Wednesday was World Mental Health Day and the whole past week here in Queensland was Mental Health Week. I saw my friend on Wednesday night, he was carrying some cupcakes with a little paper tag sitting on the icing that said ‘World Mental Health Day’ that his workplace had given him. I couldn’t help but laugh at the idea that a soggy piece of paper on a cupcake could go some way towards addressing people’s mental health issues. He proceeded to tell me that, depressingly, just last week this same workplace refused to allow a permanent worker to reduce their hours in order to look after their and their family’s wellbeing. The cupcakes, while delicious, were nothing but empty symbolism.
Empty symbolism is something we see far too often in discussions around mental health in Australia.
‘Awareness’ can be incredibly frustrating for people who are struggling with their mental health, who have built up the courage to seek help only to find that they probably can’t access the services they need.
This raises another issue around our mental health funding in Australia. Free, accessible and appropriate community mental health services are few and far between in Australia. Far too many people are left with the only option of presenting at emergency for mental health crises (where there may or may not be beds available), that for some, could have been avoided with access to community mental health care.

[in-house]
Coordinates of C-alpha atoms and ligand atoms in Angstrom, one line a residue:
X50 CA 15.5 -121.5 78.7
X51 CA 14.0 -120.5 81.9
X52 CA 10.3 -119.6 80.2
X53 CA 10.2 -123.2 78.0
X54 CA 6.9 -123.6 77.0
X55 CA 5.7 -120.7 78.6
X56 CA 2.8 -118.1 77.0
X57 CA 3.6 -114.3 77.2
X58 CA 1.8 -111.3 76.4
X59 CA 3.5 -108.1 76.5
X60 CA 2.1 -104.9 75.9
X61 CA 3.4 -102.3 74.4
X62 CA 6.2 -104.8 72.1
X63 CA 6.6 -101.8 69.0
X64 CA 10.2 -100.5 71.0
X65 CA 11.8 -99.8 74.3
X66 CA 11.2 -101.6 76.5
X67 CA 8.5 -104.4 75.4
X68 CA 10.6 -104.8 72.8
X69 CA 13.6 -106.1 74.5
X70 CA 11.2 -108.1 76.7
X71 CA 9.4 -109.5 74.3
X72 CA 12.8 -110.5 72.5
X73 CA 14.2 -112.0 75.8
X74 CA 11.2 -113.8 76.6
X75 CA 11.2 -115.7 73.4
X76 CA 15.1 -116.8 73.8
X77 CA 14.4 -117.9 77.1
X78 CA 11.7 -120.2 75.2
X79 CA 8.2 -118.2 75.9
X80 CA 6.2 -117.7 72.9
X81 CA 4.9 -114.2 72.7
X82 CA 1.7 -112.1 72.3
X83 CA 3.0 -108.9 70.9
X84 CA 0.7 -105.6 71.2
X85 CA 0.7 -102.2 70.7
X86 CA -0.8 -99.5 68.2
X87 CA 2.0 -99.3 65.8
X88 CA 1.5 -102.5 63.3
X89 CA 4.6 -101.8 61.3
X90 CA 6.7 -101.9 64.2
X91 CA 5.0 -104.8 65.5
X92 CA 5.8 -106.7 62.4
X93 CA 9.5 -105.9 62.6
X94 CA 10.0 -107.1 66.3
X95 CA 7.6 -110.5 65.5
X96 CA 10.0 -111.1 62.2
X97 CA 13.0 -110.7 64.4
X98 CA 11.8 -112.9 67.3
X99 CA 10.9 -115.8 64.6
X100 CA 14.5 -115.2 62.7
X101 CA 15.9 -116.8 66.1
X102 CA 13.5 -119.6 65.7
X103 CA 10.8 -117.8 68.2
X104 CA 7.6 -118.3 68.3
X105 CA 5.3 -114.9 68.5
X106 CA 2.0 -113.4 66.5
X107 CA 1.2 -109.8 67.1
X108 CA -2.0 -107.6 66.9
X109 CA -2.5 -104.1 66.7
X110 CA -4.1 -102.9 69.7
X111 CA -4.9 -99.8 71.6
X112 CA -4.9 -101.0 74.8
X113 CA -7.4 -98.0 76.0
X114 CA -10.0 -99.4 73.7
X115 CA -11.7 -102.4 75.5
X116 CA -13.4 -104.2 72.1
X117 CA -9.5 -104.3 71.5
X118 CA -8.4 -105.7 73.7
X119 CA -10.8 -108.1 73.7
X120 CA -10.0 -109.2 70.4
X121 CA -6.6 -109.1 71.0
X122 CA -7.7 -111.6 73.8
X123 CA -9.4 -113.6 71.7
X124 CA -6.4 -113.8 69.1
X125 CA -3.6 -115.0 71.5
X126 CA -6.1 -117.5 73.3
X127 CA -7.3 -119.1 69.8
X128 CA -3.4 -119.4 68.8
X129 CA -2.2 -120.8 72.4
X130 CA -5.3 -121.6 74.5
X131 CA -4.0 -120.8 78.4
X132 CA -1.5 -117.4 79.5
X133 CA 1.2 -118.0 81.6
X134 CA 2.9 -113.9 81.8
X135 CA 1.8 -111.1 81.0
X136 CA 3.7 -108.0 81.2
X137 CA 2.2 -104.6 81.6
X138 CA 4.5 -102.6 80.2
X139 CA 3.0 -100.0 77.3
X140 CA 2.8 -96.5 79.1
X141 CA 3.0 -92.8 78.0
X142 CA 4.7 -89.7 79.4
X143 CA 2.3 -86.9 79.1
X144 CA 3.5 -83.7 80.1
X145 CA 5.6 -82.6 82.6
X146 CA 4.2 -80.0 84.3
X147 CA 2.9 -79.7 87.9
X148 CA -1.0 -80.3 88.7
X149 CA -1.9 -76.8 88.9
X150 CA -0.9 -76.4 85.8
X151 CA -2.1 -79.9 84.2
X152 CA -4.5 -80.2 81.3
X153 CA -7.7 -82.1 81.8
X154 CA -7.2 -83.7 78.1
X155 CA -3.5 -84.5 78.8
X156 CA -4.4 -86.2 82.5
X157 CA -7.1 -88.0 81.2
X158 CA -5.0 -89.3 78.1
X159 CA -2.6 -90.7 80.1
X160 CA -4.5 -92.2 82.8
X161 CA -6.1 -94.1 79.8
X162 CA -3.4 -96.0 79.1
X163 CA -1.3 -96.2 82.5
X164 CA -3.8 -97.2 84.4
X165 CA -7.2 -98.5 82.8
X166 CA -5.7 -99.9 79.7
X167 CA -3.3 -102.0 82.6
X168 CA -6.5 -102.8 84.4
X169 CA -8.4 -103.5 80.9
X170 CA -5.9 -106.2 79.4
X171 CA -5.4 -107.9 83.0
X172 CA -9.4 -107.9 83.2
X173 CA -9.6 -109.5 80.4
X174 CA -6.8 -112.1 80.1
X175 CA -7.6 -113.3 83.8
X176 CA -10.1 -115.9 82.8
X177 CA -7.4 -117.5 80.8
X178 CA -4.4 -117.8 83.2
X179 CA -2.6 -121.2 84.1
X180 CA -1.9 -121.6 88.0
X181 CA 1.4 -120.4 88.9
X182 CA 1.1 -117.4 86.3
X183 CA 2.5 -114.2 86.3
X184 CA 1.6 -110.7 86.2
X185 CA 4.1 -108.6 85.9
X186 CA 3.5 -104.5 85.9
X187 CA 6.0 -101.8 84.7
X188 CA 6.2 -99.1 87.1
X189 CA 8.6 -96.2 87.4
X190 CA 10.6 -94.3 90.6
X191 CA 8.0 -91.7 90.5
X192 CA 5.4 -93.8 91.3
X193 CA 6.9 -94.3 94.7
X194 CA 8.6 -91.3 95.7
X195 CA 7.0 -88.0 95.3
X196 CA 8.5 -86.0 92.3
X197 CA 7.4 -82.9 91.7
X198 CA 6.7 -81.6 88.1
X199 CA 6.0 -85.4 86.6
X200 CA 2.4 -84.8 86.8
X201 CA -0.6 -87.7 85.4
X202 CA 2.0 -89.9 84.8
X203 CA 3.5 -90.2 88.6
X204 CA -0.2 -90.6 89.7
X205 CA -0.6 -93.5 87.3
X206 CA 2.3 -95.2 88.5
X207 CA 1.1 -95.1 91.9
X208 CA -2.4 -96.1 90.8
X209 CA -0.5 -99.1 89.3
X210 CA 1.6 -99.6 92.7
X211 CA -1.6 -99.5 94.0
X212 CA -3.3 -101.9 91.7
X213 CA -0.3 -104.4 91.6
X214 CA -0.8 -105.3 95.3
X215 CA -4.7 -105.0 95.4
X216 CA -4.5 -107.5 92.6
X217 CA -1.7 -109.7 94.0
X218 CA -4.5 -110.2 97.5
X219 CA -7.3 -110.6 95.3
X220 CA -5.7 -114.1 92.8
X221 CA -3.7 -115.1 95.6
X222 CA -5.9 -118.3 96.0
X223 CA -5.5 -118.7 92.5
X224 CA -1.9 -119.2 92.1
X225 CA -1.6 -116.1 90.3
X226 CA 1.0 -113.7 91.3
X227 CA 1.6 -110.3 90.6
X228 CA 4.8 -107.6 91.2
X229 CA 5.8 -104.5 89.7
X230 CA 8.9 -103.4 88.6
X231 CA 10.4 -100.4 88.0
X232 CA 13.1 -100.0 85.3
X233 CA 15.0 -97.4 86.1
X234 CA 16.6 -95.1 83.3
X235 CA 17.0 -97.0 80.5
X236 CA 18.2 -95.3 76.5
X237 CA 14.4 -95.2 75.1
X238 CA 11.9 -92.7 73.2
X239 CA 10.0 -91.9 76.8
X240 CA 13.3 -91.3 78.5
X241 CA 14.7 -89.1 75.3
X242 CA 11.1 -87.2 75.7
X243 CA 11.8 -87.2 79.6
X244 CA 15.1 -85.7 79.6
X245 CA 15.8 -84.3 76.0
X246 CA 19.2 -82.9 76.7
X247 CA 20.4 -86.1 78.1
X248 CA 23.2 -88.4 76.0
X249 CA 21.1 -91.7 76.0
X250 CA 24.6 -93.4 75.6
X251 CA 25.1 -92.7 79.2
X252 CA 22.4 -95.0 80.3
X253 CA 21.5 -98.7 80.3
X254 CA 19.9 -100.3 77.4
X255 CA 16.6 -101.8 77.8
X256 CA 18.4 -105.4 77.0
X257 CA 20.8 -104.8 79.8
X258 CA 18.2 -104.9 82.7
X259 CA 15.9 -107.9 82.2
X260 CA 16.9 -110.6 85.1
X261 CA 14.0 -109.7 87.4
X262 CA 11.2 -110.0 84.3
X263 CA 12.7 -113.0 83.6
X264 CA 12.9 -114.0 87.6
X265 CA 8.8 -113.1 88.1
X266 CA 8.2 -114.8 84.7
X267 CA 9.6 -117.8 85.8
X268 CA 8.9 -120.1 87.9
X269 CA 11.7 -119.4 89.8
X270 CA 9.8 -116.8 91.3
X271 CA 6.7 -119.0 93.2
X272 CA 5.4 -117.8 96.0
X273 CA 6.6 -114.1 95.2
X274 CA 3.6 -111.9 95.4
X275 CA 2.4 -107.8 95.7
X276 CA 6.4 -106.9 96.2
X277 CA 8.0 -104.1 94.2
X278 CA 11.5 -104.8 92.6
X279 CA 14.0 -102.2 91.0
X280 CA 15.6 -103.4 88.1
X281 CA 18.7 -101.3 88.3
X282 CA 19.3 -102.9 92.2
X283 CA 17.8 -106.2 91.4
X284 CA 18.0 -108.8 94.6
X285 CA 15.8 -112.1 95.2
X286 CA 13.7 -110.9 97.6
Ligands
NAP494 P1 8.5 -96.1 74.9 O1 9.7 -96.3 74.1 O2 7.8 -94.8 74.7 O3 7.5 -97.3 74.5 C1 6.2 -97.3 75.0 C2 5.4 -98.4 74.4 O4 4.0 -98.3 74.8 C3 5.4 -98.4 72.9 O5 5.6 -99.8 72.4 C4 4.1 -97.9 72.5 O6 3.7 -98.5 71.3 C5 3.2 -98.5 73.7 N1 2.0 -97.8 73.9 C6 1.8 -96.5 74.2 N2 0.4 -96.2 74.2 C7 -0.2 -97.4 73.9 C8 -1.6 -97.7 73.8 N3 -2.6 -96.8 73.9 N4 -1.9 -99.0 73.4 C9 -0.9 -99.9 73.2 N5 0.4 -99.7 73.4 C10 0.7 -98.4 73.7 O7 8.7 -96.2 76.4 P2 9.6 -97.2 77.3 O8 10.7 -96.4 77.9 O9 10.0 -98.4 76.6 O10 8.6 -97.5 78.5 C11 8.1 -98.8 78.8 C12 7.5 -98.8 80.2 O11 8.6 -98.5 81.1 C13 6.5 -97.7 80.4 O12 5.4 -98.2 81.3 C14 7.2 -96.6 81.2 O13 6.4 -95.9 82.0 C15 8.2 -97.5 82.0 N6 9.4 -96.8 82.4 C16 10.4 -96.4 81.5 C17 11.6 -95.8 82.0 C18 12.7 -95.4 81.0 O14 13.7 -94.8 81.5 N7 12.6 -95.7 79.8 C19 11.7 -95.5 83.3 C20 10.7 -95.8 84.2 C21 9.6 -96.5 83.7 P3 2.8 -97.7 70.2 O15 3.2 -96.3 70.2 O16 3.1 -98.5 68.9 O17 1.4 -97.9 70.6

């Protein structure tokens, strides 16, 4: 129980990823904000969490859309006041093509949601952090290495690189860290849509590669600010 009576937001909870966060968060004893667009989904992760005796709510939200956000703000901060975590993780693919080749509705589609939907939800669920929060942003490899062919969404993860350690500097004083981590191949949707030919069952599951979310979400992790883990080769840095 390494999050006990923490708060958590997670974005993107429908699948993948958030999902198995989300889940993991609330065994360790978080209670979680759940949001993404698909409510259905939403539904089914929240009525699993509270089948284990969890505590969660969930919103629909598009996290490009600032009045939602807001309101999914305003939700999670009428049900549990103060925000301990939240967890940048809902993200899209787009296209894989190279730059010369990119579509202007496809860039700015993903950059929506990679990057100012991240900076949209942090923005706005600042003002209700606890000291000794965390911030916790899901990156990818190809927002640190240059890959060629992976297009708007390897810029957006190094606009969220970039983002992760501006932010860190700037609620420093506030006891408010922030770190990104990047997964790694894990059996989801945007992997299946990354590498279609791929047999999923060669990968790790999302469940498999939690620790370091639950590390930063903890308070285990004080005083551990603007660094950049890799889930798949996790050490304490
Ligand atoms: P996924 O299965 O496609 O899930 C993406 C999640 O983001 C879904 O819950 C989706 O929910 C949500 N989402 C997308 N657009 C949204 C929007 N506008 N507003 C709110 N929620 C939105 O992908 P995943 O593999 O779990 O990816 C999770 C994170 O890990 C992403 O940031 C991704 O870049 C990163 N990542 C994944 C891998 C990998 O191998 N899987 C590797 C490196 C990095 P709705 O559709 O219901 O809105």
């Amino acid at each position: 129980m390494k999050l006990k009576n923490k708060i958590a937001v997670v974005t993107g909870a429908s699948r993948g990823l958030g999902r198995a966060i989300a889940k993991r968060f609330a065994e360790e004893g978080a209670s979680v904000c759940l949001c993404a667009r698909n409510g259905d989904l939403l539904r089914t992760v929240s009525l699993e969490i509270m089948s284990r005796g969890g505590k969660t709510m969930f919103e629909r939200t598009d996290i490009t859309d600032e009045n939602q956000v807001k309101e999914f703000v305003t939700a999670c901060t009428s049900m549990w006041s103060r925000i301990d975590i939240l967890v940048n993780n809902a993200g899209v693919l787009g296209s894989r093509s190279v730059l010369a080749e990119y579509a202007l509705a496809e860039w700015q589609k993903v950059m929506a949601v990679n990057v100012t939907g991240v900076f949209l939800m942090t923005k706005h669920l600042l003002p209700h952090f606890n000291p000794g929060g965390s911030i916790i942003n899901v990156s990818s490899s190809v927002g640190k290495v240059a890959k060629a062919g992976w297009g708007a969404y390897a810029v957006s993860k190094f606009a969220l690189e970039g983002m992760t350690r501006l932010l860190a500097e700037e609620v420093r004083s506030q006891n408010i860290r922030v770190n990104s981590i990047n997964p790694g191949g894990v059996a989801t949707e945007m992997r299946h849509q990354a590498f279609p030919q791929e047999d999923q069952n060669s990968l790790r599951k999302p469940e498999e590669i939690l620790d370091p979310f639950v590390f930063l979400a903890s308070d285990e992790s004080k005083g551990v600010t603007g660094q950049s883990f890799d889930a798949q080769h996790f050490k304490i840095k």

Our mental health system also fails far too many people with severe and persistent mental health conditions. In the transition to the NDIS - which is a whole other, incredibly broken, kettle of fish - we are seeing what little funding community mental health support services had rolled into the NDIS. This particularly true in Queensland, where the Labor state government has many shiny plans but little actual funding on offer. It is incredibly concerning given that at least 160,000 Australians who need ongoing support for their severe mental health conditions will not be eligible for the NDIS.
So given all this, perhaps I can be forgiven for my cynical attitude towards acts of empty symbolism on yet another awareness day. Yes, we can do far better around de-stigmatising and normalising mental illness within our communities and workplaces. Yes, we can do better at caring for one another. But unfortunately, for many people struggling with their mental health, this alone is not enough. Australians desperately need properly funded, free and universal mental health services.
We’re a wealthy country- we can well and truly afford to do this. It is political will that is lacking not resources. If politicians made their mates in the big end of town pay their fair share in tax, we could afford properly funded, free and universal mental health services for all Australians. Unfortunately, they seem much more interested in patting themselves on the back for attending another mental health awareness event.
Nicole Laffoley is a Brisbane-based political organiser who has recently decided to go back to her roots in community services. She is interested in radical political economy and transformative social policy.